“In California” consists of six unrhymed stanzas of four lines each, with irregular line lengths, in which the speaker reflects on his geographical and historical situation. Louis Simpson, though born in Jamaica, settled in New York City in 1940—hence, the reference to his protagonist’s “New York face” in line 2 of the poem. He begins the poem on the California coast (“the dream coast”), having come from New York and finding himself among business and outdoor types (“realtors/ And tennis-players”). He feels out of place on this western edge of the nation. What he has seen, and how he feels, has left him with a “dark preoccupation.”
The second stanza recalls the westward movement, the “epical clatter” (line 5) of the pioneers making their way through Tennessee and Ohio, toward where the speaker stands, reflecting on the music and spirit (“Voices and banjos”) of their quest to settle the new land. Then, heaven regarded this westward advance favorably. Now, the “angel in the gate” (line 8) above the Western coast witnesses the “dream” unfolding, not becoming involved in human affairs.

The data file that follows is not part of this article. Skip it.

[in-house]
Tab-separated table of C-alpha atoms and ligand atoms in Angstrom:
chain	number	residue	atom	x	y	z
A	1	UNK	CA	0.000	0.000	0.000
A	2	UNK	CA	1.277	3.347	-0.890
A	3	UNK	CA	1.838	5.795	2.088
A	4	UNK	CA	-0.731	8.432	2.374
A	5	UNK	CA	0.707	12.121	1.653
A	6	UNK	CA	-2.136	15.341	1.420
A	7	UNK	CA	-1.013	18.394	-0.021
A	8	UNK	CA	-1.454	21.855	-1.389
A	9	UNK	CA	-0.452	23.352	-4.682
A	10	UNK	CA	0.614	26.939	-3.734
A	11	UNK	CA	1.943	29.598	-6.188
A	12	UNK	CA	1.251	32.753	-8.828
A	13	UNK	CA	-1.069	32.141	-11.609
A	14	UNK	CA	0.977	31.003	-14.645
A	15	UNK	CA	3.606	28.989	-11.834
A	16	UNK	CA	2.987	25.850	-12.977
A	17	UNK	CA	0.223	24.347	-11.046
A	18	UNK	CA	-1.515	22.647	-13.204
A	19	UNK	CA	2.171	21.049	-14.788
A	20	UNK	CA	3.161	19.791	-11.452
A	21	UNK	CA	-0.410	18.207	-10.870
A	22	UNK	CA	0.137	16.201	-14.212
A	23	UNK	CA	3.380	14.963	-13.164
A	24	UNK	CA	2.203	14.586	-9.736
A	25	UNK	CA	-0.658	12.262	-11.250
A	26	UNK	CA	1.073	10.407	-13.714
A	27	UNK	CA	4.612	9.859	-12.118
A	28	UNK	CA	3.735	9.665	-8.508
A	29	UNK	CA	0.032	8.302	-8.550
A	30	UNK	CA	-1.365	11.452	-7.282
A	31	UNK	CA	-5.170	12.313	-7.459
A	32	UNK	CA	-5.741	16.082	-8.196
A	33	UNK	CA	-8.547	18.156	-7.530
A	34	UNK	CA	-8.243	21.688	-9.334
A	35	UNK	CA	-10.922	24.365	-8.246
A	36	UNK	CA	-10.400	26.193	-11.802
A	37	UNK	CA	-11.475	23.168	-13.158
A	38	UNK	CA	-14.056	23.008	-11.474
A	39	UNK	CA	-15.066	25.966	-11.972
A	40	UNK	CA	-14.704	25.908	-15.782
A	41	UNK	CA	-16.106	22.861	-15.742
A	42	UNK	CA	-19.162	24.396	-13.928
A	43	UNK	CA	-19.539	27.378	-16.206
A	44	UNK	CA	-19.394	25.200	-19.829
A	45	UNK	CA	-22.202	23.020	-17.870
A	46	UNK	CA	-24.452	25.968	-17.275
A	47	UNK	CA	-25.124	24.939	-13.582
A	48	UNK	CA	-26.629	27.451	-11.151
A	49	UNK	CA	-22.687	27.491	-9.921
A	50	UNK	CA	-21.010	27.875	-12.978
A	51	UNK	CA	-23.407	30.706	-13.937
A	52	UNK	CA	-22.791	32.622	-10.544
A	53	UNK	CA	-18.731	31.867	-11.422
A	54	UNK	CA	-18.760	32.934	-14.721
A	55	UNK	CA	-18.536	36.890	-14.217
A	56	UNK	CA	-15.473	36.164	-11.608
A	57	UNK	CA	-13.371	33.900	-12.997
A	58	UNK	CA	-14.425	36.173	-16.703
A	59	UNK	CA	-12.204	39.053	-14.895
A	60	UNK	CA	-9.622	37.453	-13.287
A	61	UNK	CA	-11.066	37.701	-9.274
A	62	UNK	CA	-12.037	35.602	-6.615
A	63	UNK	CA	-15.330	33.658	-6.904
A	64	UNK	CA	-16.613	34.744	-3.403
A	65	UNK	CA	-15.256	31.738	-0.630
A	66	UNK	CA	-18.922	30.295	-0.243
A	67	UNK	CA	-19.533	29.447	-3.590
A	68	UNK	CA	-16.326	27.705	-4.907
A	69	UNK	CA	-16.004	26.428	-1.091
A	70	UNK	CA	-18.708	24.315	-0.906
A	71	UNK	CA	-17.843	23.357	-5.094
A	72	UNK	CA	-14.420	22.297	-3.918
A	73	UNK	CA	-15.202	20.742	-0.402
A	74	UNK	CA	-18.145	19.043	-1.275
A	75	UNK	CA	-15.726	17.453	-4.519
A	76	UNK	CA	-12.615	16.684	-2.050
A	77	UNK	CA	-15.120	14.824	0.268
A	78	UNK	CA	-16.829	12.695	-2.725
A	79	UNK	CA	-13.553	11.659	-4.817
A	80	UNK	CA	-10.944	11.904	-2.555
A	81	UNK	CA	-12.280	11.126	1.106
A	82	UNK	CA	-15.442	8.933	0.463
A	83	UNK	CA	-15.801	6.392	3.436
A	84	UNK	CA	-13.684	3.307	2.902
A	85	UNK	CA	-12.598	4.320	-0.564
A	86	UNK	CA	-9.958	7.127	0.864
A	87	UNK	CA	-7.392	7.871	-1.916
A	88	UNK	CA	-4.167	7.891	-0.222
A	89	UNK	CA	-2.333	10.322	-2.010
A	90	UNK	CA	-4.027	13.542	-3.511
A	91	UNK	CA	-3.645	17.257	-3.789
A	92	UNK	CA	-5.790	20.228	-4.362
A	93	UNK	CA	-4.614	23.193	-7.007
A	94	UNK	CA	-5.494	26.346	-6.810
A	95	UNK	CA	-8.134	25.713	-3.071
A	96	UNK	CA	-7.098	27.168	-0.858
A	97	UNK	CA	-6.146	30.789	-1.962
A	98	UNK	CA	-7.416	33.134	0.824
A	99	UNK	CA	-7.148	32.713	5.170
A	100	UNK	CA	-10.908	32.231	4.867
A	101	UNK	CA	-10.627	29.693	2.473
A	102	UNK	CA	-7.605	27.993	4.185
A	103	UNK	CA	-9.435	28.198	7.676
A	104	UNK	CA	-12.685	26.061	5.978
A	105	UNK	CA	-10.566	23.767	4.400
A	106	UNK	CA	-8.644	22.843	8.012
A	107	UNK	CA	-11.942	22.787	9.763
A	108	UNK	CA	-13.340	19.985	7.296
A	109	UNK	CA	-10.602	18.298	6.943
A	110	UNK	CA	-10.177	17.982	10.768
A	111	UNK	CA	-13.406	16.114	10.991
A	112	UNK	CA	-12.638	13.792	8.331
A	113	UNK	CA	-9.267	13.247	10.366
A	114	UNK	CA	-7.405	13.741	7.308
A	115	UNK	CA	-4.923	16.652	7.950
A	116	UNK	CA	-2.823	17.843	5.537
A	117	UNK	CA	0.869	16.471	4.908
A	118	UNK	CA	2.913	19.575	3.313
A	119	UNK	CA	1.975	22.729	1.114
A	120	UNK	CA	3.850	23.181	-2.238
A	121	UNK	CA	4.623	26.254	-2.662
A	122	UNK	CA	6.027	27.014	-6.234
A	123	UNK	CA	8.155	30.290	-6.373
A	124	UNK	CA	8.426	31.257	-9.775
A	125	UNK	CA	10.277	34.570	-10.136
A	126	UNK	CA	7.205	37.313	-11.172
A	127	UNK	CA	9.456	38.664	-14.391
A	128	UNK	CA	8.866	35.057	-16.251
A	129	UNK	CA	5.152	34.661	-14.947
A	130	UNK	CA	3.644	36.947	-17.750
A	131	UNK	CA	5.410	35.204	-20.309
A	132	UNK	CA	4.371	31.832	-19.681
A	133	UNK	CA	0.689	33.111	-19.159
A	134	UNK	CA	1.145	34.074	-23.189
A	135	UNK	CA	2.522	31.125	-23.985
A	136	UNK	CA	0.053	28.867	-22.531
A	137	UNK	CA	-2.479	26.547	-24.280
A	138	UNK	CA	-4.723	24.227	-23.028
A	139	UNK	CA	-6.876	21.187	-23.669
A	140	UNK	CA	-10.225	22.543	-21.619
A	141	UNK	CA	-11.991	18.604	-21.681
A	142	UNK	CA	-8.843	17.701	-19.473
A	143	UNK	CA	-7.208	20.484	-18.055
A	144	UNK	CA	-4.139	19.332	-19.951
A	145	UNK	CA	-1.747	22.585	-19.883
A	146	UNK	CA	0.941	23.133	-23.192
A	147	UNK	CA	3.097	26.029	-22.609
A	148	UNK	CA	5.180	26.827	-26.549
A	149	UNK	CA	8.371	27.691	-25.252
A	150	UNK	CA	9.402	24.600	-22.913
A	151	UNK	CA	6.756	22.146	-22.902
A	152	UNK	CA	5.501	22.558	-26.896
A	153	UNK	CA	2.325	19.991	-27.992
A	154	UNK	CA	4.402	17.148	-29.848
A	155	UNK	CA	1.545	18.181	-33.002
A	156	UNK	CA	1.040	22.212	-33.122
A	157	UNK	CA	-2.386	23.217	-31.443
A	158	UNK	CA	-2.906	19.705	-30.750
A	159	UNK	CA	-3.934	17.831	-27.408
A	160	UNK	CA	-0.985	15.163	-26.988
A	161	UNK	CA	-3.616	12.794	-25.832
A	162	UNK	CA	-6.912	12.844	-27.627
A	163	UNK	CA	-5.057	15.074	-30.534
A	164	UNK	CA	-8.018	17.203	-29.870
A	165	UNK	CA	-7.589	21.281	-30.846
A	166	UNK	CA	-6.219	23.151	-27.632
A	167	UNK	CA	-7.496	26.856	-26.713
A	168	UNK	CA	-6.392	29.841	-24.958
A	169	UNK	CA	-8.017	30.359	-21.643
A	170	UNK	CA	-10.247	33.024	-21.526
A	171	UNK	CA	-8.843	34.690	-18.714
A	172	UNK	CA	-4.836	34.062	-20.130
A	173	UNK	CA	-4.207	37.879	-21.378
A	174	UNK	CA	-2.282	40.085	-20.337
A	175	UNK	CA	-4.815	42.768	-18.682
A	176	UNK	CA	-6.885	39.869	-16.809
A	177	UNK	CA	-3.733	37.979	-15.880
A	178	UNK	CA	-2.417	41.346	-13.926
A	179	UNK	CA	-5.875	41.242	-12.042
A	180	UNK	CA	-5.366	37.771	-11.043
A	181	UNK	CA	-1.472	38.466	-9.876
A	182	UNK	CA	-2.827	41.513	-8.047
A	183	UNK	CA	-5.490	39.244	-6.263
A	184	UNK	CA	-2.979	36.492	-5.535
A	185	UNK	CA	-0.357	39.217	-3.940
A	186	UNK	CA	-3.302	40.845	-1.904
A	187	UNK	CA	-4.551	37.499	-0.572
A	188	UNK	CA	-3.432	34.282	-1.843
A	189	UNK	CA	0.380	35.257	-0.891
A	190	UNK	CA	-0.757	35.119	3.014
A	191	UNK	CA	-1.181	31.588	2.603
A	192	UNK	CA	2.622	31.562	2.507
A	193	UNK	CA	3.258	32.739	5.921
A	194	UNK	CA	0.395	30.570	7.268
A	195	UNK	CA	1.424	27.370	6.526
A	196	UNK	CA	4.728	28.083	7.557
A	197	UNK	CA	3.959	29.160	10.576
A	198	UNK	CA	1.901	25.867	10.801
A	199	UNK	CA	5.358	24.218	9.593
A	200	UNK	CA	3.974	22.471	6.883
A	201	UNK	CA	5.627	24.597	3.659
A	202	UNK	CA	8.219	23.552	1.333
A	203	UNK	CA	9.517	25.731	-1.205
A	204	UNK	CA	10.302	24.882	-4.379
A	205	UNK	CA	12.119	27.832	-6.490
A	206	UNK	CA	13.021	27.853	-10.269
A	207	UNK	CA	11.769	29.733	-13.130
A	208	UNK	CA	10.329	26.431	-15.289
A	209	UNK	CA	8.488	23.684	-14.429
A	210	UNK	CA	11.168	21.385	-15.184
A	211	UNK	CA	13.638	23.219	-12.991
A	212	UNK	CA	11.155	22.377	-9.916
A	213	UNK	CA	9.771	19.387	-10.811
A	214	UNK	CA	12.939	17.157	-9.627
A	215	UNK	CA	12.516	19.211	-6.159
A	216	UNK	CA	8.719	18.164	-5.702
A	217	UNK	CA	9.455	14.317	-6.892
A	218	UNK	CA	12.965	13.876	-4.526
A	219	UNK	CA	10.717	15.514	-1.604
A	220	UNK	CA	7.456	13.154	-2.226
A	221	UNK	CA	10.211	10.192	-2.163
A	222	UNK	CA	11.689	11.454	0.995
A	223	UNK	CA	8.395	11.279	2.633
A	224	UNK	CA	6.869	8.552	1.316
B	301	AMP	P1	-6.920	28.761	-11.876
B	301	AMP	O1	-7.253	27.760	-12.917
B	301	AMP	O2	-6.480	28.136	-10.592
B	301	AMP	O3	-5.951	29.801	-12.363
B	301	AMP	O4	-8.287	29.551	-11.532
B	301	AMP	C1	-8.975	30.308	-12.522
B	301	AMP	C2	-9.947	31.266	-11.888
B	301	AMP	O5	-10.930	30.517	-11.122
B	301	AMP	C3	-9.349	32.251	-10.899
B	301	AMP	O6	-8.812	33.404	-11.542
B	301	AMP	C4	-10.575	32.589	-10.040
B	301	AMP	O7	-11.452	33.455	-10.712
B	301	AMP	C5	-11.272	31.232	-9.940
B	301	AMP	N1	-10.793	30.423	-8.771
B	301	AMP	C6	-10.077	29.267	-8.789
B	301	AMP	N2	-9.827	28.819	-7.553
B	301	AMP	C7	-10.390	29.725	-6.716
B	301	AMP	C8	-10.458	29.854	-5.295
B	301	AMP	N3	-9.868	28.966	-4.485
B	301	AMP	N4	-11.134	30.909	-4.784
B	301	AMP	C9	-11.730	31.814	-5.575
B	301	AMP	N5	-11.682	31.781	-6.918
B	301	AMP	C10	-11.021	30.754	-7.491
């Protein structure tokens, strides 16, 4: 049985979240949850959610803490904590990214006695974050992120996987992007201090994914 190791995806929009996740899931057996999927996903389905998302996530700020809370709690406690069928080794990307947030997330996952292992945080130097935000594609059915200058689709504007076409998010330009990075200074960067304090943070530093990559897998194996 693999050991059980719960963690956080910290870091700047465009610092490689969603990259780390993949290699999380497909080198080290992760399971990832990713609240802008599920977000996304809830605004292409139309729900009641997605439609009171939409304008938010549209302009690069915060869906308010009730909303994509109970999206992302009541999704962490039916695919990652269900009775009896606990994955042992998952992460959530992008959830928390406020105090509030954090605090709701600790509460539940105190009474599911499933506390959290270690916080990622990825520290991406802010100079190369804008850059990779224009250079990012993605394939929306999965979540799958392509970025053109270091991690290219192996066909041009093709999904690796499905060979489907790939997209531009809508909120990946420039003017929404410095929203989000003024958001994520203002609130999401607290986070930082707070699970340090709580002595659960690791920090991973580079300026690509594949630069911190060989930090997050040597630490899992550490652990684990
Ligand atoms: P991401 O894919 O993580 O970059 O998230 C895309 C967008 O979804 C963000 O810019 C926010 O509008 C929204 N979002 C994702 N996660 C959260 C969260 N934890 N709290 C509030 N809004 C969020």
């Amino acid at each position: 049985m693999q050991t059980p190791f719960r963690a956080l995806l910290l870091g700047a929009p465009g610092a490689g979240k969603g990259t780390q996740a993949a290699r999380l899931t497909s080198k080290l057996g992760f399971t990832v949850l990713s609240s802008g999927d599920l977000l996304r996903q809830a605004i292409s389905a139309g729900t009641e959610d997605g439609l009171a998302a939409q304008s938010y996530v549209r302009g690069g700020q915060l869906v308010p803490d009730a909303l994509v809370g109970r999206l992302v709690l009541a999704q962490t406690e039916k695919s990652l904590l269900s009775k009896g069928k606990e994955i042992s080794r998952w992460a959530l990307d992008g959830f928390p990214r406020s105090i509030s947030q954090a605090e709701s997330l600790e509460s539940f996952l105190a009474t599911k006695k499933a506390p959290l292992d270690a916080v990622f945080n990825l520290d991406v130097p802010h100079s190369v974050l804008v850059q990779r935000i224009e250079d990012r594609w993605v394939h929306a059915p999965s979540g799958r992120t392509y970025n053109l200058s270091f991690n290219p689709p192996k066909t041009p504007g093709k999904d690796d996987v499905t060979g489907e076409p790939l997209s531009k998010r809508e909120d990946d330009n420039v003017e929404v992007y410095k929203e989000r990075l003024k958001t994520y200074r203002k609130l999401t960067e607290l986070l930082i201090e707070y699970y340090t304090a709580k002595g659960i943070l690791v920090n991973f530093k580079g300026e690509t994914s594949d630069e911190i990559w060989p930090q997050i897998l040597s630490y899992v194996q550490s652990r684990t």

Stanza 3 opens with an address to Walt Whitman, who celebrated the American pioneering spirit in the nineteenth century and wrote exuberantly of the westward expansion. The “King and the Duke” (line 10) are characters in Mark Twain’s novel The Adventures of Huckleberry Finn (1884); these clownish charlatans call...
(The entire section is 524 words.)